The Surprising Risk Factor for Weak Bones You Don’t Know About

anxiety and bonesLiving with anxiety can have detrimental long-term effects on your health. Anxiety can interfere with your daily life, making it increasingly difficult to perform everyday tasks as you become stricken with worry or fear.

Anxiety is associated with a higher risk of depression, suicide risk, substance abuse, and even certain physical illnesses. Anxiety compromises the immune system, making you more susceptible to illness. But what you may not know is that chronic anxiety is also associated with weaker bones.


A new study suggests that anxiety reduces vitamin D levels, which is crucial for healthy bones. Italian researchers uncovered that women with anxiety have a three percent greater risk of a hip fracture and a four percent higher risk of other fractures compared to men. Women with anxiety also tend to have lower bone density and higher breaks and fractures.

Psychiatrist Dr. Sagar Mandada explained, “Excess worry is perceived as distress by our body. Increased long-term stress causes unbalanced release of cortisol and has been associated with many changes in the body, especially bone and joint related problems. Stress impacts Vitamin D levels as well. One should increase the intake of Omega 3 fatty acids as it improves brain function and anxiety.”

The researchers suggest that women who suffer from anxiety tend to adhere to unhealthier lifestyle habits, which can contribute to weaker bones. Furthermore, the stress hormone cortisol, which is released more so in anxious people, increases fracture risk as it depletes vitamin D levels.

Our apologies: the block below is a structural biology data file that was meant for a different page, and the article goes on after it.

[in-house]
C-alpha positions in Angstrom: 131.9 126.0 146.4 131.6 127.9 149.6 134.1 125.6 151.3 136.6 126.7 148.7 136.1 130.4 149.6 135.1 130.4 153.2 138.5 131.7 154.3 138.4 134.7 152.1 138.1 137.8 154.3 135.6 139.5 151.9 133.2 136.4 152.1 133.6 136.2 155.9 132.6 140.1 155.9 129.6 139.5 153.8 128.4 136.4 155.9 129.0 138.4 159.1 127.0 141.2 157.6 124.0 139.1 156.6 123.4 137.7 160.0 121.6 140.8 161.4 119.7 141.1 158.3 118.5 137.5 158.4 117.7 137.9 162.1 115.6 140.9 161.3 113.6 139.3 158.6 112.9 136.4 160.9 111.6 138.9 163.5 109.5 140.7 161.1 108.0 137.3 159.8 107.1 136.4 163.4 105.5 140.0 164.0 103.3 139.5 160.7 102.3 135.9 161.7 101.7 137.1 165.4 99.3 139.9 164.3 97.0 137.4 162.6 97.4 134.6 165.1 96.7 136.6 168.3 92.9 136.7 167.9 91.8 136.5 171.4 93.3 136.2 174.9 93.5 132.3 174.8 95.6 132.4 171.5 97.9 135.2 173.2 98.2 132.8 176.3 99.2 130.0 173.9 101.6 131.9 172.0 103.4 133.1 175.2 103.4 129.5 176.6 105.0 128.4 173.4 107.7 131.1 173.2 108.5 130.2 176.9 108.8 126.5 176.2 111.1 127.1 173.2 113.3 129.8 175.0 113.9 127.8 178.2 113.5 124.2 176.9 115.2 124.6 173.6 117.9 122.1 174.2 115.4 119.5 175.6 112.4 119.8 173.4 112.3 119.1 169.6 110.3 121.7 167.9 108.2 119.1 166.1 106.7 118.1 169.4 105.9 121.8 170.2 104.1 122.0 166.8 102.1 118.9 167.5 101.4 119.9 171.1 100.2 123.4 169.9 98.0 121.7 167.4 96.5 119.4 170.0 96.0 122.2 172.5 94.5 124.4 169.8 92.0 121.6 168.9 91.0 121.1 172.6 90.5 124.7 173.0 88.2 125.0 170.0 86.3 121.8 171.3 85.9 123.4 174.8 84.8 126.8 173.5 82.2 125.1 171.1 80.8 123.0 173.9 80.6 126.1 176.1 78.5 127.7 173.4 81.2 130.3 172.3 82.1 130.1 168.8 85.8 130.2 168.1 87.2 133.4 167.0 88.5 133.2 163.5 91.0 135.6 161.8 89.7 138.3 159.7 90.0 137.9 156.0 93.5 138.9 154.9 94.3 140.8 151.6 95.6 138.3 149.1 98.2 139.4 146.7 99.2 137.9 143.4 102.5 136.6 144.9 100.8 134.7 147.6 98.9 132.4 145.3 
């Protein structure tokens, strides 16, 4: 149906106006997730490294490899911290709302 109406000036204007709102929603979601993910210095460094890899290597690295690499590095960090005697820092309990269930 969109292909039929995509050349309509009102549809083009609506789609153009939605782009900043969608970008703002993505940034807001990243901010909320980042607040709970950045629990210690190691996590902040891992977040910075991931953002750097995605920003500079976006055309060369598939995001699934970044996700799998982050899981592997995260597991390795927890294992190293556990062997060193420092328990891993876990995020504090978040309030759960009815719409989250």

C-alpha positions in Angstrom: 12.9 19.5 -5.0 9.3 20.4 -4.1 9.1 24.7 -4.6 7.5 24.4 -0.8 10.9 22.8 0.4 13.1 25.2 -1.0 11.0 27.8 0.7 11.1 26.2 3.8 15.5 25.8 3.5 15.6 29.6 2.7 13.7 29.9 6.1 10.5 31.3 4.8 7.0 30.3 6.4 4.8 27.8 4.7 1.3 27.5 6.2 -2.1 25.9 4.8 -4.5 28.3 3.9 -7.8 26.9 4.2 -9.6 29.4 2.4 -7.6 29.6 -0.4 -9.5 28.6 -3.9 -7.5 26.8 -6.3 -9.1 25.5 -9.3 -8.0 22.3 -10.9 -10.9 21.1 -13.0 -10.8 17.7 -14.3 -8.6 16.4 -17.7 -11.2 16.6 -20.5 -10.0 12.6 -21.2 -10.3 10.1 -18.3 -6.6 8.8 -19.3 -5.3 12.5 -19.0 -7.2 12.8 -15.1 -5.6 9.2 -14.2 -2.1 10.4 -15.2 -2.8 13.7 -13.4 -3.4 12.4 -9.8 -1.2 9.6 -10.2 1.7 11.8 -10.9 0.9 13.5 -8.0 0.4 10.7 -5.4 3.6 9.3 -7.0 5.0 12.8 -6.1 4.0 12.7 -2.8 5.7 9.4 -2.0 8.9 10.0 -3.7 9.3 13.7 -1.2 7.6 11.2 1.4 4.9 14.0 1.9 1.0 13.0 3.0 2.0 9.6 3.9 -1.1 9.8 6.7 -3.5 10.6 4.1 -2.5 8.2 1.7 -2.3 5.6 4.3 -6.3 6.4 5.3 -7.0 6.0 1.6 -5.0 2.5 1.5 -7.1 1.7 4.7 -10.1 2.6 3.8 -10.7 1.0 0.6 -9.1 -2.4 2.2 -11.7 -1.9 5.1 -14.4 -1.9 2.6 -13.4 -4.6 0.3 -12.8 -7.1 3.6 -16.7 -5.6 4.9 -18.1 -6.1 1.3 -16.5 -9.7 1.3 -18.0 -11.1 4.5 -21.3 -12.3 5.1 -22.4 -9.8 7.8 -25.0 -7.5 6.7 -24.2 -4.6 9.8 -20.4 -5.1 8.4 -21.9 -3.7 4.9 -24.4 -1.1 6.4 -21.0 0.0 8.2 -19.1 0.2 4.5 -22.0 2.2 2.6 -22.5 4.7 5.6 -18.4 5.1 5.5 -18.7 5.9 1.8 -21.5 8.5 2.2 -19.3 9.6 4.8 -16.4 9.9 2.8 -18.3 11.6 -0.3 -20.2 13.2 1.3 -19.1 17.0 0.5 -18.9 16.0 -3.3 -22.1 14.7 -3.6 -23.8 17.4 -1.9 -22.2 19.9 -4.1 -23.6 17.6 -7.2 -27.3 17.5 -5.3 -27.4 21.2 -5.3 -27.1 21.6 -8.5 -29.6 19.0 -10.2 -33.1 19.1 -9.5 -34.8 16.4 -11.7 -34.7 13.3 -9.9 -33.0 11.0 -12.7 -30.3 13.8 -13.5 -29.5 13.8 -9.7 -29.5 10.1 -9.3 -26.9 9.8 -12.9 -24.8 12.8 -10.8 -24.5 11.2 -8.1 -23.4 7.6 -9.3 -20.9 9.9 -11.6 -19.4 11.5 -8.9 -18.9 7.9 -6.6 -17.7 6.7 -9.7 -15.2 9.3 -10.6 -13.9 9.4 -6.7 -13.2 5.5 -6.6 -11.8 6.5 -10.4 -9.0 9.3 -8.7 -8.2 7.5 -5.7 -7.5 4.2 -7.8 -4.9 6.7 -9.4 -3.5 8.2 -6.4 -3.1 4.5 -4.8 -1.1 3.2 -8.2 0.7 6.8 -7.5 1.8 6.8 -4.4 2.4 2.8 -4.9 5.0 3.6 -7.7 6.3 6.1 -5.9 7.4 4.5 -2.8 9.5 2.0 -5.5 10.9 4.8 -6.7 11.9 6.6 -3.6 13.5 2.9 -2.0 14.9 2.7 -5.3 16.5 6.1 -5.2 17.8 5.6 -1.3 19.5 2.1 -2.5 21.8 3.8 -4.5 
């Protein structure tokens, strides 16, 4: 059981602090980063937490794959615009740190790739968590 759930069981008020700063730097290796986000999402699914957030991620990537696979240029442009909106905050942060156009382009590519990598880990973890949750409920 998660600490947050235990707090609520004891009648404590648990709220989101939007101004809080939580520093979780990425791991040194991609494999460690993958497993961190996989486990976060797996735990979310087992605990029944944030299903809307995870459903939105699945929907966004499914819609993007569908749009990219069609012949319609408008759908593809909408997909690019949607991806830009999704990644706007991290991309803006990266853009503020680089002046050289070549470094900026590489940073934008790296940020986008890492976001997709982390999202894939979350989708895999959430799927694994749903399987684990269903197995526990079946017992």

It’s recommended that those suffering from anxiety should increase their intake of vitamins through eating oily fish, fortified cereals, and egg yolks. Lastly, it’s essential that if you’re living with anxiety, you work with a professional to better manage and control it to further protect your bones.

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Author Bio

Mohan Garikiparithi got his degree in medicine from Osmania University (University of Health Sciences). He practiced clinical medicine for over a decade before he shifted his focus to the field of health communications. During his active practice he served as the head of the Dept. of Microbiology in a diagnostic centre in India. On a three-year communications program in Germany, Mohan developed a keen interest in German Medicine (Homoeopathy), and other alternative systems of medicine. He now advocates treating different medical conditions without the use of traditional drugs. An ardent squash player, Mohan believes in the importance of fitness and wellness.


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